The passage from St Sophronius’s Life gives us some idea of the robust nature of the term in Greek, encompassing both ‘spiritual wisdom and virginal purity’, despite the English ‘chastity’ being generally understood in narrowly sexual terms today (thanks to such things as the perhaps mythical ‘chastity belt’). Josef Pieper, in The Four Cardinal Virtues (Notre Dame, IN: U of Notre Dame, 1966), pp. 145-6, has discussed the similar loss of connotation in translating the Latin temperantia, concluding (on p. 146):

A study of the linguistic meaning of the Greek term, sophrosyne, and of the Latin temperantia reveals a much wider range of significance. The original meaning of the Greek word embraces ‘directing reason’ in the widest sense. And the Latin stays close to this far-ranging significance. In St Paul’s First Epistle to the Corinthians (12:24-5) we read: Deus temperavit corpus. ‘Thus God has established a harmony in the body, giving special honor to that which needed it most. There was to be no want of unity in the body; all the different parts of it were to make each other’s welfare their common care.’ The primary and essential meaning of temperare, therefore, is this: to dispose various parts into one unified and ordered whole.

St John Chrysostom, in his Homily 27:7 on I Cor. 11, uses the term σωφροσύνη in this way, to refer to the preservation of grace after receiving the Mysteries (from the NPNF series):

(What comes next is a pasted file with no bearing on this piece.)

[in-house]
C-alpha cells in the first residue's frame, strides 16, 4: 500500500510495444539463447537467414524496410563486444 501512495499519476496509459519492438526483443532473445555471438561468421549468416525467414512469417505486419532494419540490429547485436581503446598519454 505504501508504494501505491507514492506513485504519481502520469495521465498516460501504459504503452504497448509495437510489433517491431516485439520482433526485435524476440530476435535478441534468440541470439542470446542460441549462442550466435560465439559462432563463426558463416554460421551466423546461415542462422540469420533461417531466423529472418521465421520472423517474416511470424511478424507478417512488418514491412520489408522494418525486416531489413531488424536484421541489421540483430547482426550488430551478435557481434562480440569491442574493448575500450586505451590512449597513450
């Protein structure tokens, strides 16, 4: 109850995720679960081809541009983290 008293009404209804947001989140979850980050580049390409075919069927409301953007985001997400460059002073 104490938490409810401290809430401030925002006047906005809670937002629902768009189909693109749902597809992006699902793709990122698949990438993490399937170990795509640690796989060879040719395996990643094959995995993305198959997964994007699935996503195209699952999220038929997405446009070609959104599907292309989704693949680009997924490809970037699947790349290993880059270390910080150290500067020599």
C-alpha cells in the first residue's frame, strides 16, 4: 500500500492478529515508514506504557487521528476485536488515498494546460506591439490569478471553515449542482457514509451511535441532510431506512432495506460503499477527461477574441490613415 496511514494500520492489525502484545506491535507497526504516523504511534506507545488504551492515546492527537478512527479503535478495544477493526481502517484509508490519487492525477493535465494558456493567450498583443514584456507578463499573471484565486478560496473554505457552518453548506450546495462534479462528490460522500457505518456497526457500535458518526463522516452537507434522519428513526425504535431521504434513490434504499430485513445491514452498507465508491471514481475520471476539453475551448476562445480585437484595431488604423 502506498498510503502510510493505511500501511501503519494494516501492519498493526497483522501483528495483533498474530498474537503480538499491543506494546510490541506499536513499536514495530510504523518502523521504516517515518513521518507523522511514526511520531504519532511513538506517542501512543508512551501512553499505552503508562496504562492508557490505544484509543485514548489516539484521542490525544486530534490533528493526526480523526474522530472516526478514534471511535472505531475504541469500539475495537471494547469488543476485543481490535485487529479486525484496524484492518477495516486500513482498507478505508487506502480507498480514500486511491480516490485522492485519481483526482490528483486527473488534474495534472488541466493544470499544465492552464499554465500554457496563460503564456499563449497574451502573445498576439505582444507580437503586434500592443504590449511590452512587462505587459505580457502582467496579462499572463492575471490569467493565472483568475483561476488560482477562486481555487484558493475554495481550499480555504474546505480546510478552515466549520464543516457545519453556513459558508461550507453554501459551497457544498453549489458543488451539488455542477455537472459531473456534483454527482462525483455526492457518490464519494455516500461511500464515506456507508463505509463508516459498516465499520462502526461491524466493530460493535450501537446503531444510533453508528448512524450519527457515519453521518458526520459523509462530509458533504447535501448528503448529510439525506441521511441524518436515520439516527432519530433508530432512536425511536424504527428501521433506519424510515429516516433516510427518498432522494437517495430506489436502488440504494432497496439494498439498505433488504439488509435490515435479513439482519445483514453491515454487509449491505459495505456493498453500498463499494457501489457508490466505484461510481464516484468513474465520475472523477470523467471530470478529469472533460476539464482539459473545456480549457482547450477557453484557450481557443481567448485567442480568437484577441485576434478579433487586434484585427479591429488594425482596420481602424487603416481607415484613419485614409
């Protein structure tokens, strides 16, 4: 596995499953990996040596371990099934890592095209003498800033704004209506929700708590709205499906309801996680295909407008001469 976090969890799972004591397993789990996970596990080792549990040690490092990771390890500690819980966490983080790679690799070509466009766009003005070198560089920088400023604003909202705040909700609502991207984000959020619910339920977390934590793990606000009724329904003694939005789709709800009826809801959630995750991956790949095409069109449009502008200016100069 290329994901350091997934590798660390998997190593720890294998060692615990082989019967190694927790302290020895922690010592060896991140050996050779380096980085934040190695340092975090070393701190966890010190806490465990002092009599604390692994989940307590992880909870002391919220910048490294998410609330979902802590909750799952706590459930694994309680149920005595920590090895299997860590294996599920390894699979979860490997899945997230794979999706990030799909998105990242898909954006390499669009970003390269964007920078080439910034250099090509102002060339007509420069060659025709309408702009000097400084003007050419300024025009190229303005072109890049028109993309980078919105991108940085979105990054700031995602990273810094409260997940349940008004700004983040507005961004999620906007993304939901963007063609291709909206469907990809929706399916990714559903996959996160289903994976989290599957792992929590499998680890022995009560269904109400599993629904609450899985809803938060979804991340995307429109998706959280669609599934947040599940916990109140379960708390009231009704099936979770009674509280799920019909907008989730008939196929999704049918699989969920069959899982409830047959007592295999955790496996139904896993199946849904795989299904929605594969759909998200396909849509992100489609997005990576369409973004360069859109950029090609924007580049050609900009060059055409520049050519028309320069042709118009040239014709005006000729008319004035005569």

But thou before thou hast partaken fastest, that in a certain way thou mayest appear worthy of the Communion: but when thou hast partaken, and thou oughtest to increase thy temperance, thou undoest all. And yet surely it is not the same to fast before this and after it. Since although it is our duty to be temperate at both times, yet most particularly after we have received the Bridegroom.

But, keeping this in mind as well as the passage from St Sophronius’s Life, it seems nevertheless to be the case that the Fathers often use the term σωφροσύνη primarily to mean the control of sexual lust, i.e., ‘chastity’ as we understand it. Despite the obviously broad significance that he gives it in the statement referred to above, in context St John Climacus is certainly talking about chastity (it is connected in Step 15 with ‘purity’).